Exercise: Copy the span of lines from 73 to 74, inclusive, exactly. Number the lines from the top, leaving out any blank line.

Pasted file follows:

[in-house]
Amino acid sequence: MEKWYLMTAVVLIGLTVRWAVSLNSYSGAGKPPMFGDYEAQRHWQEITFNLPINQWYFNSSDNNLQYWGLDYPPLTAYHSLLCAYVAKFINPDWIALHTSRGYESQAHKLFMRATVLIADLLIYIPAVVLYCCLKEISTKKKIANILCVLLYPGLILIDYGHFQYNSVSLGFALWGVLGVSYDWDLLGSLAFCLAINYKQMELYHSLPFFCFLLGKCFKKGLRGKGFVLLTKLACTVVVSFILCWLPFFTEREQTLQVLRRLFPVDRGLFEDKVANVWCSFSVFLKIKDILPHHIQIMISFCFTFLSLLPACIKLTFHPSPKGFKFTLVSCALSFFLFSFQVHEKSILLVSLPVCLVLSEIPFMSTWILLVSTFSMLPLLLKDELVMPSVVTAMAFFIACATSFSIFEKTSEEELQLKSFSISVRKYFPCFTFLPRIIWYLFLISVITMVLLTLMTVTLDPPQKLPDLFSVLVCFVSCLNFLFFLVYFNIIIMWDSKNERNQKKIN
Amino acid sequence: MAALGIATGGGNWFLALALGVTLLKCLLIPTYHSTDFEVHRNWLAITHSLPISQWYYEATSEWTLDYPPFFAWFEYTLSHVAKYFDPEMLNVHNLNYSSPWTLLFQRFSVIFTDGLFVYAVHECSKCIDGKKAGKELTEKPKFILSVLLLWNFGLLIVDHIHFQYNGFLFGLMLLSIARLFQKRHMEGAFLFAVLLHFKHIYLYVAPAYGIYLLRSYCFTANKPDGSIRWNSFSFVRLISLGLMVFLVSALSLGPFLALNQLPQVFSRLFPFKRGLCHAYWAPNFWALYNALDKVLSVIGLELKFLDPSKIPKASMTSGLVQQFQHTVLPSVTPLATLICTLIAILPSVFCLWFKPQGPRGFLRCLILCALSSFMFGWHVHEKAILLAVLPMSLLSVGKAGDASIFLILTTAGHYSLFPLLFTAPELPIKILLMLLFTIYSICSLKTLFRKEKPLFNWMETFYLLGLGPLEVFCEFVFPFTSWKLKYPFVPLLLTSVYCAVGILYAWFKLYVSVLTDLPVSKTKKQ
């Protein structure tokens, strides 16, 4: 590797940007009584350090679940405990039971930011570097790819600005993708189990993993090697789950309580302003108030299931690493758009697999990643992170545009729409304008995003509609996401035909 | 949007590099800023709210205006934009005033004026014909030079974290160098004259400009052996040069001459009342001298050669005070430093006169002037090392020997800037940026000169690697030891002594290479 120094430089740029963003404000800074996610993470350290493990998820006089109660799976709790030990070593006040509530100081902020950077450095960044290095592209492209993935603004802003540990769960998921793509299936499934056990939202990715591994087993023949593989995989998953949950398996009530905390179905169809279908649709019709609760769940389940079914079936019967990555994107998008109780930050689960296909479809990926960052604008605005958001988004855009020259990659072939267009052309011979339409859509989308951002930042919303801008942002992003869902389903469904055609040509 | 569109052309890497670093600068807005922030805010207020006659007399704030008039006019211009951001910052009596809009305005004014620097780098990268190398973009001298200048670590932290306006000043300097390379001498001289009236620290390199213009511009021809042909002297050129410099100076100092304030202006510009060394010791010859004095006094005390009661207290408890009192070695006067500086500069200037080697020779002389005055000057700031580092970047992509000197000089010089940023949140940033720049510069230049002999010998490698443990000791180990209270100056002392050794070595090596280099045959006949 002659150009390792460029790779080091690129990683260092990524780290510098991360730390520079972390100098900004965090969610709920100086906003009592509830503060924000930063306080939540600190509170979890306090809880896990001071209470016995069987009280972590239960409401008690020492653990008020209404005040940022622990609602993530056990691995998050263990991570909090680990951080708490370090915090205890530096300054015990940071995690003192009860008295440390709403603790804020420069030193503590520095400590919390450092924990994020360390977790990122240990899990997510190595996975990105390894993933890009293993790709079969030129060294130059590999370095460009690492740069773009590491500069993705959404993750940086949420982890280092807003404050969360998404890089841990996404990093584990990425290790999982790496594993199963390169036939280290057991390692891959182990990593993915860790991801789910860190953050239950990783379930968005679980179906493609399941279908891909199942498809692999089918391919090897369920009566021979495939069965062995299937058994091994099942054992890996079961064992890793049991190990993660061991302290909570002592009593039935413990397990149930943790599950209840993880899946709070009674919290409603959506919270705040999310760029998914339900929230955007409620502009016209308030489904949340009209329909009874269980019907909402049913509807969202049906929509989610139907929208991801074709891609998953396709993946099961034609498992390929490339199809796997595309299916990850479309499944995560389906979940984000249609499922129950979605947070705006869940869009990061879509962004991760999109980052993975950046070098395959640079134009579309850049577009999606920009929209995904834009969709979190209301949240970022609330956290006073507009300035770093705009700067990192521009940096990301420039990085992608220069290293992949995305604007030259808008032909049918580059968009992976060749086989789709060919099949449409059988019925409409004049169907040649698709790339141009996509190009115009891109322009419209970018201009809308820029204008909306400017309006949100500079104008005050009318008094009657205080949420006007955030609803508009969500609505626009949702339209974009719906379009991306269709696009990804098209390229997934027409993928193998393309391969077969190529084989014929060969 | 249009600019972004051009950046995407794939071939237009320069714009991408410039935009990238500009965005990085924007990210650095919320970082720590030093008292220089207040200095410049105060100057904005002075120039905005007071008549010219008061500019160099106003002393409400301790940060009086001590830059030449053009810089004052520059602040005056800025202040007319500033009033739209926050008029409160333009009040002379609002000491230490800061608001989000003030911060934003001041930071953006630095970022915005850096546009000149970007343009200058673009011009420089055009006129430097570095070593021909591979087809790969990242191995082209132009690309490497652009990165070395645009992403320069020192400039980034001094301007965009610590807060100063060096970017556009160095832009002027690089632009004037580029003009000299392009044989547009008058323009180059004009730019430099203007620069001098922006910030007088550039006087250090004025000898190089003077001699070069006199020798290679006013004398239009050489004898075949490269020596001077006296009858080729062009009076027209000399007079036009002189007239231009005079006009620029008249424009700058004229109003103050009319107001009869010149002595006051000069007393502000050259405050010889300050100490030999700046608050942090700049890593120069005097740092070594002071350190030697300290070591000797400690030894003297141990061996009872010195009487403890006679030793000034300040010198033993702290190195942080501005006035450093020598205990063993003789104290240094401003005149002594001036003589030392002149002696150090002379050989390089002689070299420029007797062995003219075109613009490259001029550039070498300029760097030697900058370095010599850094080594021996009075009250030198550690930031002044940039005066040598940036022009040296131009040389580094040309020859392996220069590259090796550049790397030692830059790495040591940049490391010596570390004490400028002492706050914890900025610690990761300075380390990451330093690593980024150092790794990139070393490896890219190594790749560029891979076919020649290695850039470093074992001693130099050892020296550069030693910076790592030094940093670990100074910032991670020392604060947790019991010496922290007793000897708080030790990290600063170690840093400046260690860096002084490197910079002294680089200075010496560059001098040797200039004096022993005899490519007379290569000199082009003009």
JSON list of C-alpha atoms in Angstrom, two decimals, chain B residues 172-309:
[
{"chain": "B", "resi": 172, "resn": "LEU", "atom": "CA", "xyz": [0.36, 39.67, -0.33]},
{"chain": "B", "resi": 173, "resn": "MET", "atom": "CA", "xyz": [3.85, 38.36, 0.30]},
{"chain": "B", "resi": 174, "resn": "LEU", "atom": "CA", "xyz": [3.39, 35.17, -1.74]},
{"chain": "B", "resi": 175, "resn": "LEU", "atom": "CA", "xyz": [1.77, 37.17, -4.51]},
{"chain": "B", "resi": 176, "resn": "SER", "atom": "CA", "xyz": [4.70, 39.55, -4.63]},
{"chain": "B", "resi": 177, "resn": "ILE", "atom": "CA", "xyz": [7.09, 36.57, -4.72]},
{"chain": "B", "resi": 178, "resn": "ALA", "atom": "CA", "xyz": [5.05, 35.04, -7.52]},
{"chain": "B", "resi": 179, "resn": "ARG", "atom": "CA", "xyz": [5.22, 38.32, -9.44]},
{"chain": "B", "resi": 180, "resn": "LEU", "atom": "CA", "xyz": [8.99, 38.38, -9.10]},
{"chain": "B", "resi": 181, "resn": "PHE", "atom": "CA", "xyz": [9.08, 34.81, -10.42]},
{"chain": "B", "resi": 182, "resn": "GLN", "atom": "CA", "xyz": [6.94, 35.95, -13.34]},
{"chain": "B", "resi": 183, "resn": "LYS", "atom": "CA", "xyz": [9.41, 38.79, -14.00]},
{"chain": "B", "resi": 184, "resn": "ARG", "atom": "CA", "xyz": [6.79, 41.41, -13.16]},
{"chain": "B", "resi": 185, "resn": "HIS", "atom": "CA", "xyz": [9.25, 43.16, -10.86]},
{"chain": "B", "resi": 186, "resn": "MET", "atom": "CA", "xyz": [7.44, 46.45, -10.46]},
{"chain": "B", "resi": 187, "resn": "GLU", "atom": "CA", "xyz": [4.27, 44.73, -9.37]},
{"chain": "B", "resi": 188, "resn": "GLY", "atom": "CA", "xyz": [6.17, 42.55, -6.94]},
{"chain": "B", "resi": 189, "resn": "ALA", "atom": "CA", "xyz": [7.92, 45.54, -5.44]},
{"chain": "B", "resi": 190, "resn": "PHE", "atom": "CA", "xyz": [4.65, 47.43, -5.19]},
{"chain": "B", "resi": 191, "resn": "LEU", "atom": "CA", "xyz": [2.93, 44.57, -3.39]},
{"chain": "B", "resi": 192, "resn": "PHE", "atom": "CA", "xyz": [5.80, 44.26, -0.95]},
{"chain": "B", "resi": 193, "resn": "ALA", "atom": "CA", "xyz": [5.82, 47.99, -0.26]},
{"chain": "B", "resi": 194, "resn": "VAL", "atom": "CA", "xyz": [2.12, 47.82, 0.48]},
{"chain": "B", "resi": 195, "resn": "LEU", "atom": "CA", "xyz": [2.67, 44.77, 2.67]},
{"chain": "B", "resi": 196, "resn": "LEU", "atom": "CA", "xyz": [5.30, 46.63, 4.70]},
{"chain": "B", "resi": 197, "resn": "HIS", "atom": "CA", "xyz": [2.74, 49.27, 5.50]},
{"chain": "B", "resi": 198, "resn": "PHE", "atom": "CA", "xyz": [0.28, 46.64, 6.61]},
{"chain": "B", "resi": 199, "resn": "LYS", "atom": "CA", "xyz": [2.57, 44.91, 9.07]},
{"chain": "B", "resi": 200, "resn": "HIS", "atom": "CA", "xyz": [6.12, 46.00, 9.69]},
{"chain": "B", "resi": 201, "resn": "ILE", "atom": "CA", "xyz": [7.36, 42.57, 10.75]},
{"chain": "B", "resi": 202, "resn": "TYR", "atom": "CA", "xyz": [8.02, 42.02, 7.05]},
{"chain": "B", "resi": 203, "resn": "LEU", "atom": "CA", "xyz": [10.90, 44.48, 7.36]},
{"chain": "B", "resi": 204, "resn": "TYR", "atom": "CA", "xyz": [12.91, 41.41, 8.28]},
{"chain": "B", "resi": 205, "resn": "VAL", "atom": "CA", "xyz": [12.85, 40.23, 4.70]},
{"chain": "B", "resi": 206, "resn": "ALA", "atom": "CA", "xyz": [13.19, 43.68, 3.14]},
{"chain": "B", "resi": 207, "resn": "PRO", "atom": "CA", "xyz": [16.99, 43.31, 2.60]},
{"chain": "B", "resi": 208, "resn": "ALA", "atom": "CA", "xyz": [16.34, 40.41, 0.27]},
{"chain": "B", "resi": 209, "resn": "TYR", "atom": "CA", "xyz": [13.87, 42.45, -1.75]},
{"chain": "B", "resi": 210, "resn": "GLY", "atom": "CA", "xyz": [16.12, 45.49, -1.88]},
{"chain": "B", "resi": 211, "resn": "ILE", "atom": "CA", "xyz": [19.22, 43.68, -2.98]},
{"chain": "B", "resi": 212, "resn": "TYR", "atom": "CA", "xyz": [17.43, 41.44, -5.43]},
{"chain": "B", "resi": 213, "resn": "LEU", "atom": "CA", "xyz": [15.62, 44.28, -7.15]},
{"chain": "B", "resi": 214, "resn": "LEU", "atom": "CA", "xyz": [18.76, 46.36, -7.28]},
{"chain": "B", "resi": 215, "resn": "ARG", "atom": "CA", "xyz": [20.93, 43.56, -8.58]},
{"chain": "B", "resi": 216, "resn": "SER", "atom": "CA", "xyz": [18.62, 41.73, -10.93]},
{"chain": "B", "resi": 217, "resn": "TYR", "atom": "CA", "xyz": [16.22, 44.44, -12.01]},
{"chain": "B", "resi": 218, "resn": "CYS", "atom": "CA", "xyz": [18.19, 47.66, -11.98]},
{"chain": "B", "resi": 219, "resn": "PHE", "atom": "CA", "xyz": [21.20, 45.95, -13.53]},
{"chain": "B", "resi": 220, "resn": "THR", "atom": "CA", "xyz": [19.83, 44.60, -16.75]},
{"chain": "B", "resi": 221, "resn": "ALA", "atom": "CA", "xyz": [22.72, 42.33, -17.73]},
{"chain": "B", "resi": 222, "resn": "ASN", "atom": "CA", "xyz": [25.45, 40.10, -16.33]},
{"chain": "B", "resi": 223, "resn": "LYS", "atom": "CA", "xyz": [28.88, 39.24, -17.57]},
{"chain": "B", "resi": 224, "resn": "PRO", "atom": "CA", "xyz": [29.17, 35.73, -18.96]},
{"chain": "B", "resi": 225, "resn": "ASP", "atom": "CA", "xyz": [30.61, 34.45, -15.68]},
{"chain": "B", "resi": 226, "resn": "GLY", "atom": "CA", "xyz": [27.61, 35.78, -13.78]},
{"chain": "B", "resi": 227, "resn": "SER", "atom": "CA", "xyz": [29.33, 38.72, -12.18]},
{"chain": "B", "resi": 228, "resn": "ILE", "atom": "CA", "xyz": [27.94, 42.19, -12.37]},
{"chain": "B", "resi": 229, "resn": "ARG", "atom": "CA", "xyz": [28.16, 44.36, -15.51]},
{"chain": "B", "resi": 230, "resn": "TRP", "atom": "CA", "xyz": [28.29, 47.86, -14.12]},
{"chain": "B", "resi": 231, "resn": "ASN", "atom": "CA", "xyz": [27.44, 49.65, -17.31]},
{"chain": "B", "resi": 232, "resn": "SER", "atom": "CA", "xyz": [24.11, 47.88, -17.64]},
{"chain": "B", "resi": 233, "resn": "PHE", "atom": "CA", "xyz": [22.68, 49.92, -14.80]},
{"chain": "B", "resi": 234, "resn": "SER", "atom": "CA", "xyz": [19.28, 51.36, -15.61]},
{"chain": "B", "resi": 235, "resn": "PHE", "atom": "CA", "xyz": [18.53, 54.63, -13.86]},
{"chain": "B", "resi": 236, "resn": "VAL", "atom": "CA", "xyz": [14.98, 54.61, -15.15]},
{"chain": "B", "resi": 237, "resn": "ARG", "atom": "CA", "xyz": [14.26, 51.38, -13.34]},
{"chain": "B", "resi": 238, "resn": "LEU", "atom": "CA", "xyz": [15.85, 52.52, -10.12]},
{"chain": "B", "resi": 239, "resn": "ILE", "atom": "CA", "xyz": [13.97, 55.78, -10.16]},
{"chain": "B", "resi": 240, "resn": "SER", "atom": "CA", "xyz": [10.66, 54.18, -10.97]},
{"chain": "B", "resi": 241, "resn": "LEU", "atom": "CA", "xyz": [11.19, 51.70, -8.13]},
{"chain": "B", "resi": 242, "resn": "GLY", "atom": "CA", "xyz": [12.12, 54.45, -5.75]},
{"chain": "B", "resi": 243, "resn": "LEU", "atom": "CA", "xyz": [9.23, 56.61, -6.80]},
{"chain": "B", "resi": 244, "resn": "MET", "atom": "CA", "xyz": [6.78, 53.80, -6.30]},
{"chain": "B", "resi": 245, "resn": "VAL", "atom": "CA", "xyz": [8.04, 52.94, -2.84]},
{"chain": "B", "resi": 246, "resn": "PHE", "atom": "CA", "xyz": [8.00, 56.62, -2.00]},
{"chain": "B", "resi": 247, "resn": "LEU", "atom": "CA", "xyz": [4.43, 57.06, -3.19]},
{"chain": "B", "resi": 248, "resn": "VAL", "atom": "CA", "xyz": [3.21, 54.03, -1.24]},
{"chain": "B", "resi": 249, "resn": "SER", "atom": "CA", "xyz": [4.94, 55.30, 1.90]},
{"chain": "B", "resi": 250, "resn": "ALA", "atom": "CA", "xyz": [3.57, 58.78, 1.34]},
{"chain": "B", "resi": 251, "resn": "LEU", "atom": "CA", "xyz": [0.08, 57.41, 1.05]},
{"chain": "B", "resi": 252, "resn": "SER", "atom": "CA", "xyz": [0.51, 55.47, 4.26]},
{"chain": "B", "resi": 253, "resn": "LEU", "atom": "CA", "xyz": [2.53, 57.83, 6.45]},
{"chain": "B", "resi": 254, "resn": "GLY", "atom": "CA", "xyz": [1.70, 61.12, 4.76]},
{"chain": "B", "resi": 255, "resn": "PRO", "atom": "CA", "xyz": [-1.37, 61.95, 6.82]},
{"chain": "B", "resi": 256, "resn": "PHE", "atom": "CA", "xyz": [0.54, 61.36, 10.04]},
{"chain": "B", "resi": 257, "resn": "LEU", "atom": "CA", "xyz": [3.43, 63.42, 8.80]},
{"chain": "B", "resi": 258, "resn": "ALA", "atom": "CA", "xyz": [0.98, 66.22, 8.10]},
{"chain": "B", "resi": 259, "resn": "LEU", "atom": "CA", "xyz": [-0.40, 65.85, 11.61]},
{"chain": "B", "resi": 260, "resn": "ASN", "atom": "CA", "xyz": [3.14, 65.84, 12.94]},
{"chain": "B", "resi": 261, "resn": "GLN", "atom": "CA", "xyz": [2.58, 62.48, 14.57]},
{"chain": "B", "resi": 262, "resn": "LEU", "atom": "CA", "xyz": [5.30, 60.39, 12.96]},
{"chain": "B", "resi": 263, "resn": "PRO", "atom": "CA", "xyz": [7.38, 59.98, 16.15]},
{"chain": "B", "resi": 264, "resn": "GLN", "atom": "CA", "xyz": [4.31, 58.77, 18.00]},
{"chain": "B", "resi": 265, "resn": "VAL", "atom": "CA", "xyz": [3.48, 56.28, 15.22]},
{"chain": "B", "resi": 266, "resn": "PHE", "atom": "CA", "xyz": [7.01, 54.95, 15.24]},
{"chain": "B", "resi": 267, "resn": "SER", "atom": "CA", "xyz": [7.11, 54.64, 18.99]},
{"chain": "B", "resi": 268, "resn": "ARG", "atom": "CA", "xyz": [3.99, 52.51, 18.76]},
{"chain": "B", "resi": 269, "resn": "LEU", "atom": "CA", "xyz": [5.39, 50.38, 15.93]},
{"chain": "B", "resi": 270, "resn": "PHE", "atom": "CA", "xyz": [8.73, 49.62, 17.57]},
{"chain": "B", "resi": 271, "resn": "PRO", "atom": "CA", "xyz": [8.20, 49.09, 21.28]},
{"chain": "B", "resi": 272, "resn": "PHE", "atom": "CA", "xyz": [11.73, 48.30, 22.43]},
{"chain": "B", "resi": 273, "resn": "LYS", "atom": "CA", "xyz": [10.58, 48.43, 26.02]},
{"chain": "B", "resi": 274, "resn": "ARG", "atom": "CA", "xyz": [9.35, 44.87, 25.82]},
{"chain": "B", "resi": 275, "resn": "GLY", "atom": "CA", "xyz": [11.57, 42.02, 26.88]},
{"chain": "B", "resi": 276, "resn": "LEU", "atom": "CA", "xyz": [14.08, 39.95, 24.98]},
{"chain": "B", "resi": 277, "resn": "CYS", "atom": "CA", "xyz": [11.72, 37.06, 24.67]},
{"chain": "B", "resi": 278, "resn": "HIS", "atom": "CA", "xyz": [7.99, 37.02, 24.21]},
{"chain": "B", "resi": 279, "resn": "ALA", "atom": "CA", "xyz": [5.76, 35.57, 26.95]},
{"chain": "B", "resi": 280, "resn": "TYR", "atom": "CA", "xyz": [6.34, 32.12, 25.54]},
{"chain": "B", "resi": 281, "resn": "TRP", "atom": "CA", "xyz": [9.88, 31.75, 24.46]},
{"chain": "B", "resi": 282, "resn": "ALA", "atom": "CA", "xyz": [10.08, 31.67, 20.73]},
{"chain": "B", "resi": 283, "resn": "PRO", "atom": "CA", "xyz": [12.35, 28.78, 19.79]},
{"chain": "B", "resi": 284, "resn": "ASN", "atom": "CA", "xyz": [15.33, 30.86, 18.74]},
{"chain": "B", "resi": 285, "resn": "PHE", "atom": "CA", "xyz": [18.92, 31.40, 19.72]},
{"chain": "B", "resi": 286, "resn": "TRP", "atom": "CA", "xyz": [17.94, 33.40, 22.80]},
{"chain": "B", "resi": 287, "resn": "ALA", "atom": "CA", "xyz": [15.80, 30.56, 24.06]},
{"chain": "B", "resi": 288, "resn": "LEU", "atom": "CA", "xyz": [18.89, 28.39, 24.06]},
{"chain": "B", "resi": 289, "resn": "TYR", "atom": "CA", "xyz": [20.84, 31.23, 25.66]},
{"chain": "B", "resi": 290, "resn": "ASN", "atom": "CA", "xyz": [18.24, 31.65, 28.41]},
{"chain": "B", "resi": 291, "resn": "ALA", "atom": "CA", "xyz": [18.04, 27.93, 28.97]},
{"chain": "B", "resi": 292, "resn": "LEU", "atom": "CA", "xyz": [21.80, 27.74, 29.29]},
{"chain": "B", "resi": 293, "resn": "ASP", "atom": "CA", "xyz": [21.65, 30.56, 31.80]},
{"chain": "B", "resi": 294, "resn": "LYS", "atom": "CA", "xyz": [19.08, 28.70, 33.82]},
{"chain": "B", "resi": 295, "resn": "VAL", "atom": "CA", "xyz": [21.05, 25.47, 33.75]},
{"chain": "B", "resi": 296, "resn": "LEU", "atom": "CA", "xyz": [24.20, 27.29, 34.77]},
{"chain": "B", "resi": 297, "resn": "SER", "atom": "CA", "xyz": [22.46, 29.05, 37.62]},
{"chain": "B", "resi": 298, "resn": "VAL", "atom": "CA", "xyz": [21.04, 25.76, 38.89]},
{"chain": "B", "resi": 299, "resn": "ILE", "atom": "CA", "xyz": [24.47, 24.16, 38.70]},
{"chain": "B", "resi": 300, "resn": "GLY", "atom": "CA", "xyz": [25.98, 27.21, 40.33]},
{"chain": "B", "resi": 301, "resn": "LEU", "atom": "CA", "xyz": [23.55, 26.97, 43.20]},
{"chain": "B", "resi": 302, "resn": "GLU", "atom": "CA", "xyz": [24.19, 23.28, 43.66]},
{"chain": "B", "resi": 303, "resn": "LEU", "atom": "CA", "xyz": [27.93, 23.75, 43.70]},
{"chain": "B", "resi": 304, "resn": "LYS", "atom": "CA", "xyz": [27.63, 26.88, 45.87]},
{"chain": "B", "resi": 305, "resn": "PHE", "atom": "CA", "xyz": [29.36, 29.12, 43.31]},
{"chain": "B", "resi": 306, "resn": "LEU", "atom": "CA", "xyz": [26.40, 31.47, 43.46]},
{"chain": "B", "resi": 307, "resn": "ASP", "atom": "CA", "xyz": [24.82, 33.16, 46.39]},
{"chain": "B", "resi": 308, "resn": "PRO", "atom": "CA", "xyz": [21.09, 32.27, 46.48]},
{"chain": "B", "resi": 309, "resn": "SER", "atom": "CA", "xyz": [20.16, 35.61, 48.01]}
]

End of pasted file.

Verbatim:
{"chain": "B", "resi": 238, "resn": "LEU", "atom": "CA", "xyz": [15.85, 52.52, -10.12]},
{"chain": "B", "resi": 239, "resn": "ILE", "atom": "CA", "xyz": [13.97, 55.78, -10.16]},